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Healthy Starkville gets to work

 

 

STARKVILLE -- The Starkville citizens who met in the Oktibbeha County Hospital education room Friday morning might not seem to have much in common. 

 

Together, however, they make up the Healthy Starkville Committee's most recent effort to promote the overall well-being of the city. 

 

The meeting represented what Bonnie Carew, rural health program leader for the Mississippi State Extension Service, called the second step of a coalition made up of leaders from different segments of the community. 

 

A summit held by the Healthy Starkville Committee and Blue Cross Blue Shield in September drew a large crowd that laid out some "wishes" for ways they wanted to see Starkville improve. 

 

Friday morning, the process of turning those wishes into realities began. 

 

"The folks in this room represent a lot of resources and an awful lot of background and knowledge," Carew said. "They know a lot about resources in Starkville." 

 

Carew and Ann Sansing represented the MSU Extension Service and directed Friday's meeting. Carew said they will continue to keep an eye on the groups, but they are simply facilitators. The three groups that the almost 30 people were split into will eventually be self-sufficient.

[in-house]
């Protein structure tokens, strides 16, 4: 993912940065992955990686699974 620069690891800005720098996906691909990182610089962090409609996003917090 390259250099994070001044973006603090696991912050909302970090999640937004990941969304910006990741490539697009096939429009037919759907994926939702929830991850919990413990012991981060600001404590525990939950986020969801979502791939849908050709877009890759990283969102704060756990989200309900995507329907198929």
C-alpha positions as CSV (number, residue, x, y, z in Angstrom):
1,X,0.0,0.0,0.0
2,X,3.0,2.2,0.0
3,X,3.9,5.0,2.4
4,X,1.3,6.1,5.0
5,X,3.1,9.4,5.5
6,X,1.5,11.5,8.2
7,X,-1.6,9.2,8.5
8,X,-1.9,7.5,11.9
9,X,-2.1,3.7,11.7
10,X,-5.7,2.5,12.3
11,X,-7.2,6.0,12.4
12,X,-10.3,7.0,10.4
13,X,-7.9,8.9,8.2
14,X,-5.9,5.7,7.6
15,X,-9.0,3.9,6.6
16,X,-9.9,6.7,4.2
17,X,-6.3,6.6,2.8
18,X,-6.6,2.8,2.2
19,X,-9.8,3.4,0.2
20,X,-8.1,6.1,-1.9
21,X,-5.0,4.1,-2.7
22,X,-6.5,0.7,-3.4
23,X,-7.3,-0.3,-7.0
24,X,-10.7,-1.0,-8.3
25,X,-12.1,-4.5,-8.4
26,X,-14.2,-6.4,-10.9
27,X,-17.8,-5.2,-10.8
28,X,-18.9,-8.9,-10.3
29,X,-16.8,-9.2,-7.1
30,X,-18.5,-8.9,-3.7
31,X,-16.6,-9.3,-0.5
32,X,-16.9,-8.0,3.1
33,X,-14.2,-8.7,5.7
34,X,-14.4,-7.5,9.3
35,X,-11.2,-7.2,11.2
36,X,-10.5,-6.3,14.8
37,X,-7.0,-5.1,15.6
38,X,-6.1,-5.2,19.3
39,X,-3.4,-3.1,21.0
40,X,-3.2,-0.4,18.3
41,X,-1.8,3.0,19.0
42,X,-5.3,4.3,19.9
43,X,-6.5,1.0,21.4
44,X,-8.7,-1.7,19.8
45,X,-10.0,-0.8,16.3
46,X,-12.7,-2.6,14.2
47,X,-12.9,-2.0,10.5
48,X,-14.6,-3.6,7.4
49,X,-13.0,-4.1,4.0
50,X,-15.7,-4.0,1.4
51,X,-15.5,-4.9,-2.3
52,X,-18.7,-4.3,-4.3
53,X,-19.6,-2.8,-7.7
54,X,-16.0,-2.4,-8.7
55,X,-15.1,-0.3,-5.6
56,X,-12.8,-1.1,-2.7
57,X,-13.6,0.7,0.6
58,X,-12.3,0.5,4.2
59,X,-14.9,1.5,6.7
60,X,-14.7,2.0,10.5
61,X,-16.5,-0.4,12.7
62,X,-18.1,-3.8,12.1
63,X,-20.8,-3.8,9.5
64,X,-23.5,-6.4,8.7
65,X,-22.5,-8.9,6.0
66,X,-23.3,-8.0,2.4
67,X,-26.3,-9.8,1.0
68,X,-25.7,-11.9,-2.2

"Our job is to get the community to work together," Carew said. "We let the groups go off on their own, and we just bring them back every three months and see where they are." 

 

Each of the three groups will address different aspects they see as essential factors to healthy living. One group will look at youth development, particularly summer and after school programs, one will work on promoting existing resources within the community and one will look at installing recreational trails in the city, a program dubbed, "Rails to Trails," because it involves building walking trails along the paths of existing railroad lines. 

 

"They will meet a lot more frequently in those individual groups," Carew said. 

 

When the groups do meet again, Carew said she will have four questions: What's working? What's not working? What do you have to do to increase awareness of what you already have? What are the challenges for that? 

 

"To me it's extremely simple," she said. "It's just about getting people to talk." 

 

Carew and the Extension Service helped with a similar project a few years ago, only this effort was focused on healthy aging for Starkville's older population. The result? A senior citizen center was built, "without any extra dollars or cents to the taxpayer, and that is a huge deal," Carew said. "No matter what side of the political aisle you sit, you have to realize that there are not unlimited resources, so we have to work together to find them."

 

 

 

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